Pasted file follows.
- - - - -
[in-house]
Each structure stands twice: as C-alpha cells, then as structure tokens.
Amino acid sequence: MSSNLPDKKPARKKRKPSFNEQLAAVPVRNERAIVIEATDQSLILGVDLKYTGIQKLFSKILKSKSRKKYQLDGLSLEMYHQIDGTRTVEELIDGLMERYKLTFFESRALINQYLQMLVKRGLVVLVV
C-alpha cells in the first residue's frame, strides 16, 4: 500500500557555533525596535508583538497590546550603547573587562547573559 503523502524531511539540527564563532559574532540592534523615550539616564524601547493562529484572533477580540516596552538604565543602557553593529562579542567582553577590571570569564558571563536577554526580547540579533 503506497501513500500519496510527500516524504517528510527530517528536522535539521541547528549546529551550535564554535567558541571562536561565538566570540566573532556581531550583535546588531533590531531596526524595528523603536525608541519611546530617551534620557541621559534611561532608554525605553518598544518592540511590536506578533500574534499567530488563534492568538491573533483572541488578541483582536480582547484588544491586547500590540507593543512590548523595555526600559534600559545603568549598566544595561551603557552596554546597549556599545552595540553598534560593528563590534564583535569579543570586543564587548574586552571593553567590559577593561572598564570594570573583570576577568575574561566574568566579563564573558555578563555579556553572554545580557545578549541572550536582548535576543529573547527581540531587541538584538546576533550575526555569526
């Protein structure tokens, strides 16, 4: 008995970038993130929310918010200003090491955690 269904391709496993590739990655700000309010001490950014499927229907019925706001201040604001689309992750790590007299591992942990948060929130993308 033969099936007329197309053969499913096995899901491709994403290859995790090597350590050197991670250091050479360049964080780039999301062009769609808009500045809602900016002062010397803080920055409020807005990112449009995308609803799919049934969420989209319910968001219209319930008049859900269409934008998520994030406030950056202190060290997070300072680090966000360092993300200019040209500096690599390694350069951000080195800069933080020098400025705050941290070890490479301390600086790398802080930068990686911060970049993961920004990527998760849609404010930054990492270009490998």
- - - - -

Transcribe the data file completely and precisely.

[in-house]
Each structure stands twice: as C-alpha cells, then as structure tokens.
Amino acid sequence: MSSNLPDKKPARKKRKPSFNEQLAAVPVRNERAIVIEATDQSLILGVDLKYTGIQKLFSKILKSKSRKKYQLDGLSLEMYHQIDGTRTVEELIDGLMERYKLTFFESRALINQYLQMLVKRGLVVLVV
C-alpha cells in the first residue's frame, strides 16, 4: 500500500557555533525596535508583538497590546550603547573587562547573559 503523502524531511539540527564563532559574532540592534523615550539616564524601547493562529484572533477580540516596552538604565543602557553593529562579542567582553577590571570569564558571563536577554526580547540579533 503506497501513500500519496510527500516524504517528510527530517528536522535539521541547528549546529551550535564554535567558541571562536561565538566570540566573532556581531550583535546588531533590531531596526524595528523603536525608541519611546530617551534620557541621559534611561532608554525605553518598544518592540511590536506578533500574534499567530488563534492568538491573533483572541488578541483582536480582547484588544491586547500590540507593543512590548523595555526600559534600559545603568549598566544595561551603557552596554546597549556599545552595540553598534560593528563590534564583535569579543570586543564587548574586552571593553567590559577593561572598564570594570573583570576577568575574561566574568566579563564573558555578563555579556553572554545580557545578549541572550536582548535576543529573547527581540531587541538584538546576533550575526555569526
């Protein structure tokens, strides 16, 4: 008995970038993130929310918010200003090491955690 269904391709496993590739990655700000309010001490950014499927229907019925706001201040604001689309992750790590007299591992942990948060929130993308 033969099936007329197309053969499913096995899901491709994403290859995790090597350590050197991670250091050479360049964080780039999301062009769609808009500045809602900016002062010397803080920055409020807005990112449009995308609803799919049934969420989209319910968001219209319930008049859900269409934008998520994030406030950056202190060290997070300072680090966000360092993300200019040209500096690599390694350069951000080195800069933080020098400025705050941290070890490479301390600086790398802080930068990686911060970049993961920004990527998760849609404010930054990492270009490998």